‘Sprained Ankle’: Opportunity rover sends back new panorama from above ancient gully

A portion of the new panorama showing the region just above Perseverance Valley, which is just below the crater rim. A broad notch in the rim, at right, is where water may have once flowed down through the rim and into the crater below. Image Credit: NASA/JPL-Caltech/Cornell/Arizona State Univ.

NASA’s Opportunity rover has been busy examining the entranceway to Perseverance Valley, a long, shallow gully-like channel on the rim on Endeavour Crater which was likely created by flowing water millions or billions of years ago. This feature has been a major target of interest for mission scientists since, if confirmed, this would be the first such gully seen up close by any rover. A new panoramic image just released shows the view on the crater rim just above the valley itself, which includes a possible “spillway” where water once flowed over the rim and into the crater down below.

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Remembering Comet Shoemaker-Levy 9’s impact on Jupiter, 23 years ago this week

View of Jupiter from the Hubble Space Telescope after the impact of one of the largest fragments from Comet Shoemaker-Levy 9 in 1994. Photo Credit: NASA/STScI

Jupiter has been in the news a lot lately, with the Juno spacecraft continuing to send back stunning new images of the largest planet in the Solar System, including close-ups of the Great Red Spot. But something else happened at this time 23 years ago which captured astronomers’ and the public’s attention – a huge explosion in Jupiter’s atmosphere as a comet broke apart and the fragments collided with the planet, plummeting into the deep, thick atmosphere. The impacts and resulting “scars” were observed by telescopes around the world.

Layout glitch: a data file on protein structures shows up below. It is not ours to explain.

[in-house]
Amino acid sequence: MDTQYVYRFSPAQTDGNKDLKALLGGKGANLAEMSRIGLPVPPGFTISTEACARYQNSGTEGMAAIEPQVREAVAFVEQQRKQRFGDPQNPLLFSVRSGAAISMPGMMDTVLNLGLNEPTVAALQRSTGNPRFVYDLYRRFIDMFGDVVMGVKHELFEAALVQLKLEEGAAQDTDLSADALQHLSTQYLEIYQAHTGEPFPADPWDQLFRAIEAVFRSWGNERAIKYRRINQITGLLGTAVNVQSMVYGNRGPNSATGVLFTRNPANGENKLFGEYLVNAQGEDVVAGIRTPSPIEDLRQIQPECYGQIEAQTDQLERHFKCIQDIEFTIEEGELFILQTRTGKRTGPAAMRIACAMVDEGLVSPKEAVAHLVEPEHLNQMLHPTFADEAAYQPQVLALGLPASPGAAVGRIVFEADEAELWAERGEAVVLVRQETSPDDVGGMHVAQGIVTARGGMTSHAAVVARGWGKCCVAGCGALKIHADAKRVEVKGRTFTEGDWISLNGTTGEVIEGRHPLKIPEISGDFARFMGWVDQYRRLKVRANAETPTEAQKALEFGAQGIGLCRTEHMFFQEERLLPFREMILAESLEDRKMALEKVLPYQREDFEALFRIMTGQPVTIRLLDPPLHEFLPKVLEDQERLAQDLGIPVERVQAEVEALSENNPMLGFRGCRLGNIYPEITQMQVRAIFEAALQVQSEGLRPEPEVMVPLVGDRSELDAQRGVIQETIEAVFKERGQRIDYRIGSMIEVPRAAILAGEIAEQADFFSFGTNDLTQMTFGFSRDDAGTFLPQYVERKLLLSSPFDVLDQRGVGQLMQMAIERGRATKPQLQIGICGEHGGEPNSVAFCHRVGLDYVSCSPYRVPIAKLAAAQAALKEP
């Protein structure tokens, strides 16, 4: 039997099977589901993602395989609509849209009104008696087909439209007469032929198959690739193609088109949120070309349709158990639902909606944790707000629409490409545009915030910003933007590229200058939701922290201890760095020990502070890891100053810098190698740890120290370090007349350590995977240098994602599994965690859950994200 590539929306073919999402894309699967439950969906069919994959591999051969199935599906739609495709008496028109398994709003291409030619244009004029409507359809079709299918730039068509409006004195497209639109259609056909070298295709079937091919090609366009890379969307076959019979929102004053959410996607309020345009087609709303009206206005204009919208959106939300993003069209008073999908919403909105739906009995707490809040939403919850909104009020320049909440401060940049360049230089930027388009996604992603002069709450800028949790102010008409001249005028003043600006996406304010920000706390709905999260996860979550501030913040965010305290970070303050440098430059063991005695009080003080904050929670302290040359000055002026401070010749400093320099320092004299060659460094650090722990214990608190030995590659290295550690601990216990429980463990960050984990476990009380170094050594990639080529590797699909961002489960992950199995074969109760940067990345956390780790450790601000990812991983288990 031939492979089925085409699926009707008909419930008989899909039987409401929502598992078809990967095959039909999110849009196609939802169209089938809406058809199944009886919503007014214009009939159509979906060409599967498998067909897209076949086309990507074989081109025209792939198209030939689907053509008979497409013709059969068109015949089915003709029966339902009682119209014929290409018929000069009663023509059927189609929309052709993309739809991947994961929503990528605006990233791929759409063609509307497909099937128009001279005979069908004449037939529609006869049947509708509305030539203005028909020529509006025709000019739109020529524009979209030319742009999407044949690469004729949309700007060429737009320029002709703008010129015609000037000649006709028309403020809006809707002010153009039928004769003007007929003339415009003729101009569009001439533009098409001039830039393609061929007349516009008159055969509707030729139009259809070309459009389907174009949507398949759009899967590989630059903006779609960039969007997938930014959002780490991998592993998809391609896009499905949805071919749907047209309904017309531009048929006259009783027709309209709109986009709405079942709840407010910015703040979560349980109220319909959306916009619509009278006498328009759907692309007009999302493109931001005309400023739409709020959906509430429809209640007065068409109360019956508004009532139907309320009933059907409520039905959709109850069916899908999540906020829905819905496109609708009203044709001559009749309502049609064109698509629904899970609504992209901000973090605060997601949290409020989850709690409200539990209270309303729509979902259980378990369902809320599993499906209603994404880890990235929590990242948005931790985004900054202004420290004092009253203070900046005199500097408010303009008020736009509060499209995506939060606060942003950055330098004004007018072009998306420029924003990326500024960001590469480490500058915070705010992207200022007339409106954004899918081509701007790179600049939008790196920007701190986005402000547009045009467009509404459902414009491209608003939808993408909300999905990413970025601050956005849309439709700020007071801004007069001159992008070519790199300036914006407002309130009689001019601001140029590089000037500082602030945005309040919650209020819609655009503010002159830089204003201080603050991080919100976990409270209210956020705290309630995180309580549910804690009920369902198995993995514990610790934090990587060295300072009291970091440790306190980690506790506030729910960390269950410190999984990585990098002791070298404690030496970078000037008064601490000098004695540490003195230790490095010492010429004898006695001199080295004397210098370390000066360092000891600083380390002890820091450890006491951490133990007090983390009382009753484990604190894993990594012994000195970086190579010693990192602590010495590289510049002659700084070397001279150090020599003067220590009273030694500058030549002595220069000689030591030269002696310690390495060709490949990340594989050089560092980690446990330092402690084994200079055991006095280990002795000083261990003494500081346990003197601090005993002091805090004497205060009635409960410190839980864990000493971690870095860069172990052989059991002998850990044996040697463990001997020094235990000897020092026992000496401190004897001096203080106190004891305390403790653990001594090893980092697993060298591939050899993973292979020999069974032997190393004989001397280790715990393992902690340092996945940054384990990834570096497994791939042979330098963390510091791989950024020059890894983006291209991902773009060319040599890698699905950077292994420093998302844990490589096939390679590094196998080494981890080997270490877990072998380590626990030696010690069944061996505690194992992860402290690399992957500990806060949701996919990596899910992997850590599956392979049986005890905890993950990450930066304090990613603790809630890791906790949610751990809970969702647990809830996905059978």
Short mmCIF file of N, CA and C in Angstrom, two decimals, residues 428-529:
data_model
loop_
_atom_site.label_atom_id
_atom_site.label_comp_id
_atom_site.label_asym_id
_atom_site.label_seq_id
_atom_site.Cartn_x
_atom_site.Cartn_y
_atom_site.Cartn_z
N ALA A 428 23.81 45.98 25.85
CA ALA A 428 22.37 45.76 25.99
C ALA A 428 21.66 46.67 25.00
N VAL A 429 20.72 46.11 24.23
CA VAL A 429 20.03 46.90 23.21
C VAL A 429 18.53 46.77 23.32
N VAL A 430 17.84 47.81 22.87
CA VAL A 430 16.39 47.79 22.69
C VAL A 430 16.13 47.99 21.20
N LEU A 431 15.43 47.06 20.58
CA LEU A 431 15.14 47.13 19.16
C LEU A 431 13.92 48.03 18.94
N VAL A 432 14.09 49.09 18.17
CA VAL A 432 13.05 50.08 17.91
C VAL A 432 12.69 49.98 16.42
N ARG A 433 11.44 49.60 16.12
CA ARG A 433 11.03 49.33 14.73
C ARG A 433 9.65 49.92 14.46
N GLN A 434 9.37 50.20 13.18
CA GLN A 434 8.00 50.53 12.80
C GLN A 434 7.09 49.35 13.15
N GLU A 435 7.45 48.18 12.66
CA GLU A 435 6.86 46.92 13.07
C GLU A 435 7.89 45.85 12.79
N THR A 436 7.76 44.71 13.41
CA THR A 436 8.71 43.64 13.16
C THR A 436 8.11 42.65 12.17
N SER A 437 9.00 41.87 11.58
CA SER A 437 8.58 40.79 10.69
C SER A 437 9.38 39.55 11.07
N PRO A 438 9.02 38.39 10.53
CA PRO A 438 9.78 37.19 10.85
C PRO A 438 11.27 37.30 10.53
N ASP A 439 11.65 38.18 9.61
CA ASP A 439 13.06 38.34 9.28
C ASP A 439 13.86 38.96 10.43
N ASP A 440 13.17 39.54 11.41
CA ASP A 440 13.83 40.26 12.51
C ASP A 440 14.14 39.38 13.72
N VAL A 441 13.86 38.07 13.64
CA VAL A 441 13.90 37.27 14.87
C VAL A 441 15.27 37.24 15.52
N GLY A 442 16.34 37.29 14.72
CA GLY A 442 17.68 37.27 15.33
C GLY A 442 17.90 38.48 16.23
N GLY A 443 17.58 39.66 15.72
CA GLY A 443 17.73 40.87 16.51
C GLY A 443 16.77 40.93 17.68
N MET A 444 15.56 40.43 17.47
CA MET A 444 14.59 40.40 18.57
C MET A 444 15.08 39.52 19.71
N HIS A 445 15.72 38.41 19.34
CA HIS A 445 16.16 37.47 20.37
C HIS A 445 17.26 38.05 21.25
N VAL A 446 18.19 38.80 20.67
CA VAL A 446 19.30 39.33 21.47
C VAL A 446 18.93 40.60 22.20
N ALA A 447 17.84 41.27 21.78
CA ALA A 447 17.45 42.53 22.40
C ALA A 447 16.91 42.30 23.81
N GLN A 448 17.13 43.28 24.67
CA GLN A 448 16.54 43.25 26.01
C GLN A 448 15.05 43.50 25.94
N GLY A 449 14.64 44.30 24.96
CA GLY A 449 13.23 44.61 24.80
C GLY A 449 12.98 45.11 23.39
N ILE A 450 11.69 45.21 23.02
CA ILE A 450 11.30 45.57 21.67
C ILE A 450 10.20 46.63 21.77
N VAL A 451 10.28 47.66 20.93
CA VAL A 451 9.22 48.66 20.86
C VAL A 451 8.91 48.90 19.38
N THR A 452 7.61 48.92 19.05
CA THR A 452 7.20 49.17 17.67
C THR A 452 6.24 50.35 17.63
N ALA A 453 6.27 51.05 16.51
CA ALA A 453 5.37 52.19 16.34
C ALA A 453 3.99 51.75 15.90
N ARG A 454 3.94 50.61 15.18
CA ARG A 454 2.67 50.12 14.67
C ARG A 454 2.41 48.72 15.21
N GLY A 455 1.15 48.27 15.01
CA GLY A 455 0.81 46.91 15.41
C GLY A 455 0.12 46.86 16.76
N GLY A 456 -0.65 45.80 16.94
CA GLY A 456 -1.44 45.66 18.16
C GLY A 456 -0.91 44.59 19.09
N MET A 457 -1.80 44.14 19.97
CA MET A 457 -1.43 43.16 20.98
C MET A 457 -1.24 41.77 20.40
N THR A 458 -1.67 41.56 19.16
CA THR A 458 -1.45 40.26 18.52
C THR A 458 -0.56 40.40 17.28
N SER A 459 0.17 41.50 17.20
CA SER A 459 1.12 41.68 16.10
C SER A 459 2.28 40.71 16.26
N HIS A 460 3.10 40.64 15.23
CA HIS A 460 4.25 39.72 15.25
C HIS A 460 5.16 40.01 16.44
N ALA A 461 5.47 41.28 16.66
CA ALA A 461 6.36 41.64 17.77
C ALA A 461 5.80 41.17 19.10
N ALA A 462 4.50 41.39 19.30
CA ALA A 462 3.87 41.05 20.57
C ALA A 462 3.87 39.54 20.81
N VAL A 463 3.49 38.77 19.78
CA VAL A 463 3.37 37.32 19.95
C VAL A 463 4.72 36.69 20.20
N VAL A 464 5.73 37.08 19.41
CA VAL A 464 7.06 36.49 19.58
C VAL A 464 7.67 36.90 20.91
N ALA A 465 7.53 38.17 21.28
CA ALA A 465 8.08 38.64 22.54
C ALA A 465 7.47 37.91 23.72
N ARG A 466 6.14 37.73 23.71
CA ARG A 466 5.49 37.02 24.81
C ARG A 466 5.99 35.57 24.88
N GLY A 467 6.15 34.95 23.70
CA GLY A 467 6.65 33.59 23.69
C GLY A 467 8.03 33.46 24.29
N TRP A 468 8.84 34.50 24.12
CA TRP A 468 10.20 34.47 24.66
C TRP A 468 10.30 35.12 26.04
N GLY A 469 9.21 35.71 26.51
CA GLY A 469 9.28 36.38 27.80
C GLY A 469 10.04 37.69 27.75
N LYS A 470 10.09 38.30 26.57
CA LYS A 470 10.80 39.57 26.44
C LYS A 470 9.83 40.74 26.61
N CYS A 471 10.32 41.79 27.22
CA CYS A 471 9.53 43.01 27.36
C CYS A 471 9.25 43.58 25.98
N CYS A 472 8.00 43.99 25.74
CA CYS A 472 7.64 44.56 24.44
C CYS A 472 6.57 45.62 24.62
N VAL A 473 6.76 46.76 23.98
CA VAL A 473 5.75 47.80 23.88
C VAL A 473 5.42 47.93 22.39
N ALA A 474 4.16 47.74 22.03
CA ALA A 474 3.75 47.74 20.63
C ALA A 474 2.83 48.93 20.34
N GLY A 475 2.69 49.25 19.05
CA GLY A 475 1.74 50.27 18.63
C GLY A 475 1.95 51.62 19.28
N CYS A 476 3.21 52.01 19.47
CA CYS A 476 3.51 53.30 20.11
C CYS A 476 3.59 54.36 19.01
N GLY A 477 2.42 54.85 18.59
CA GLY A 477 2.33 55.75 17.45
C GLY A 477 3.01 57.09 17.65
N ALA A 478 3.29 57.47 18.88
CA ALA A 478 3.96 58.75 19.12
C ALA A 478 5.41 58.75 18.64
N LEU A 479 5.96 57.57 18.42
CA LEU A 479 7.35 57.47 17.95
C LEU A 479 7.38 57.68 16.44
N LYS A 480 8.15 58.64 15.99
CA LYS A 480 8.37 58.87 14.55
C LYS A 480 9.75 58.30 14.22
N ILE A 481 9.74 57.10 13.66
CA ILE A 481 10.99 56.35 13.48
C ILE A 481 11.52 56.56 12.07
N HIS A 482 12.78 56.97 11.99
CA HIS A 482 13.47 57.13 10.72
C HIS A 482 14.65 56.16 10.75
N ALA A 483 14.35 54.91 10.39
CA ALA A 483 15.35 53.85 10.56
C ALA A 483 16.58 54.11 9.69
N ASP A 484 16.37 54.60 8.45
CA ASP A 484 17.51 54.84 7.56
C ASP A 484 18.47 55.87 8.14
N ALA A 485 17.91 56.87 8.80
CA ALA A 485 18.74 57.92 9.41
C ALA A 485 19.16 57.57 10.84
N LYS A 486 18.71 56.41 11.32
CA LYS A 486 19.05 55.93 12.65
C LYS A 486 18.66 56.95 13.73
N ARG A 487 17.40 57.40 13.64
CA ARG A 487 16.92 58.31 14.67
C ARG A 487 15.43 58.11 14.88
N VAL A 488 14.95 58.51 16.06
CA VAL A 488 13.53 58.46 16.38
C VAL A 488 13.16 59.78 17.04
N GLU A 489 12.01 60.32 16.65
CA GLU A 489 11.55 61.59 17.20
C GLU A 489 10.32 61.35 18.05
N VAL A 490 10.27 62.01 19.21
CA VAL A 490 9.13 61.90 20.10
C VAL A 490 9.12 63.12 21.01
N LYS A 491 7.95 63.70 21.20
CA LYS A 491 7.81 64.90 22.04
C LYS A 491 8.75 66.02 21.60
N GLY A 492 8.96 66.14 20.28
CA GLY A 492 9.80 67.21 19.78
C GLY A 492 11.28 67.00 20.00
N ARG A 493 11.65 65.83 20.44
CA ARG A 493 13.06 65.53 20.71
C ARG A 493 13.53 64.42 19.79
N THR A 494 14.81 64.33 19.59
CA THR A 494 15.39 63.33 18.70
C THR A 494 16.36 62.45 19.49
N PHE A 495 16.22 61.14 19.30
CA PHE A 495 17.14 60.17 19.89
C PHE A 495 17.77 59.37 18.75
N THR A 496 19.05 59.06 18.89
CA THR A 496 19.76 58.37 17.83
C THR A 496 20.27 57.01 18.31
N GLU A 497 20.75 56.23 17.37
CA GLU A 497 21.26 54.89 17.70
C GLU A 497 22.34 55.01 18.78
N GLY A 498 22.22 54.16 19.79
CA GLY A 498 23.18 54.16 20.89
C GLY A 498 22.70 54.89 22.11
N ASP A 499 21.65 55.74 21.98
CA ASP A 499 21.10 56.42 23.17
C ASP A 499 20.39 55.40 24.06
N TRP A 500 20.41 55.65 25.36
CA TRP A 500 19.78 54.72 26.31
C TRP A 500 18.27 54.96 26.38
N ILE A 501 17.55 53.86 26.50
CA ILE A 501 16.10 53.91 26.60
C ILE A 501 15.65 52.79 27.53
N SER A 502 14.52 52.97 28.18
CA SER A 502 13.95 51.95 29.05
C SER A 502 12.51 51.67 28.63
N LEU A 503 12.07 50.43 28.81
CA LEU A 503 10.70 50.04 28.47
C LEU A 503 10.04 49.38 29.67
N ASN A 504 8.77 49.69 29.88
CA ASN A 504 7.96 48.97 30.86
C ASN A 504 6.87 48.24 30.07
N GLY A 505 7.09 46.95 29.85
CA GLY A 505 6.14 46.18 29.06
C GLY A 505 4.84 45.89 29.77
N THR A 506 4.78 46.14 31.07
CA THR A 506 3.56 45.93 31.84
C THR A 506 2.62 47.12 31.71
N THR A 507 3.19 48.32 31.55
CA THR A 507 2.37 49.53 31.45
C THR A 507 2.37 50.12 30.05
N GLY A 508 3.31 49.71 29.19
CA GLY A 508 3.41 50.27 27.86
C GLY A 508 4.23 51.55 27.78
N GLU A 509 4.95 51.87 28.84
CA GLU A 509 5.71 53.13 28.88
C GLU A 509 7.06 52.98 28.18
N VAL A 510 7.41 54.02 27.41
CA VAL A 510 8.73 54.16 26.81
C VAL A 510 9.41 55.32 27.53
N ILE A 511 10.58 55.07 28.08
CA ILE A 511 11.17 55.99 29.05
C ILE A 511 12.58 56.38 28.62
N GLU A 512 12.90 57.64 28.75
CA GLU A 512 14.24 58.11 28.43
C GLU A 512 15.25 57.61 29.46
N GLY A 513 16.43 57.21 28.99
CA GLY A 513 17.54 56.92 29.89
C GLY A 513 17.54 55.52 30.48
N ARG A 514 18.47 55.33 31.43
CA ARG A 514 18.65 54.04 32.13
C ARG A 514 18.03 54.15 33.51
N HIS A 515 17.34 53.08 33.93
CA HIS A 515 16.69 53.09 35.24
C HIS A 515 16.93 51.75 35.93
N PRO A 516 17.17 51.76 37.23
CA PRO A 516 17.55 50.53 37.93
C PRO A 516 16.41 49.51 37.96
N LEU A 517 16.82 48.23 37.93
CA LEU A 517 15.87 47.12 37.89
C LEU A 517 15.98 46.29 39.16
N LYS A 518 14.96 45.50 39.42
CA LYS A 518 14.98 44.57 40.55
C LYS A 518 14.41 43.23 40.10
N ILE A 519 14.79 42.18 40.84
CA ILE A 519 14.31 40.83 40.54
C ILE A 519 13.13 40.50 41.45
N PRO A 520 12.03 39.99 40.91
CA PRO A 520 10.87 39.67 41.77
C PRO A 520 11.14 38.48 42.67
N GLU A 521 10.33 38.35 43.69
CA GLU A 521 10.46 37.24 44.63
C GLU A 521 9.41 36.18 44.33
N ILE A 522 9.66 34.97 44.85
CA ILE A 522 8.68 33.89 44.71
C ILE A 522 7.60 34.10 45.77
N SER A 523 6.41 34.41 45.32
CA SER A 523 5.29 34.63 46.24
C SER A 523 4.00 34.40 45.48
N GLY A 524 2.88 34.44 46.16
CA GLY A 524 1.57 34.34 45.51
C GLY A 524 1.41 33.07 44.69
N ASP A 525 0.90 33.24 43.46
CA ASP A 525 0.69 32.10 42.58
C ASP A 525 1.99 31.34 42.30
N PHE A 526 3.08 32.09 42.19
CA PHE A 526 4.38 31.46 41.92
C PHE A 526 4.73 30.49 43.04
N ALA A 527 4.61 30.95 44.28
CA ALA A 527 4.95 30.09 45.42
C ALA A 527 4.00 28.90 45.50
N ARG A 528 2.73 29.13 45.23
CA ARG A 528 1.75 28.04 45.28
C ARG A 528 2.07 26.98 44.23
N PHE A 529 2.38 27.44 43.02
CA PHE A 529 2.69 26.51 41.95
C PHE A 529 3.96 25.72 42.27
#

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What are these weird radio signals from a nearby red dwarf star?

The Areicibo Observatory in Puerto Rico, which first heard the weird radio signals. Photo Credit: Arecibo Observatory/NSF

Astronomers are continuing to monitor a nearby red dwarf star after detecting unusual radio signals apparently coming from the star. It is hoped that additional observations will help to determine the source of the signals, which so far haven’t been explained.

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Fly over Pluto and Charon for second anniversary of New Horizons’ historic visit

Pluto is a world of wonders, with vast glaciers and plains of nitrogen ice, mountains of water ice capped with methane snow, ancient rivers and lakes of liquid nitrogen, massive “ice spikes” reaching 500 metres tall (similar to Penitentes on Earth but much larger), a possible subsurface ocean and a hazy blue atmosphere. Photo Credit: NASA/JHUAPL/SwRI

It was two years ago today that NASA’s New Horizons spacecraft became the first-ever probe to visit Pluto in the cold, outer fringes of the Solar System. To help celebrate the occasion, NASA has posted a new video of the epic flyby, when the spacecraft soared over the tall mountains and vast icy plains of this small but active world.

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Juno reveals Solar System’s largest storm like never seen before

One of the first new images of Jupiter’s Great Red Spot. Image Credit: NASA/JPL-Caltech/MSSS/SwRI/Kevin M. Gill

Last Monday, July 10, NASA’s Juno spacecraft flew directly over Jupiter’s Great Red Spot for the first time, providing the closest views ever of this gigantic storm system which is much larger than Earth in size. While the science data collected has been streaming back to Earth, what most people have been waiting for of course are the images. The first ones had been expected around Friday this week, but they actually became available yesterday – and as anticipated, they are fantastic!

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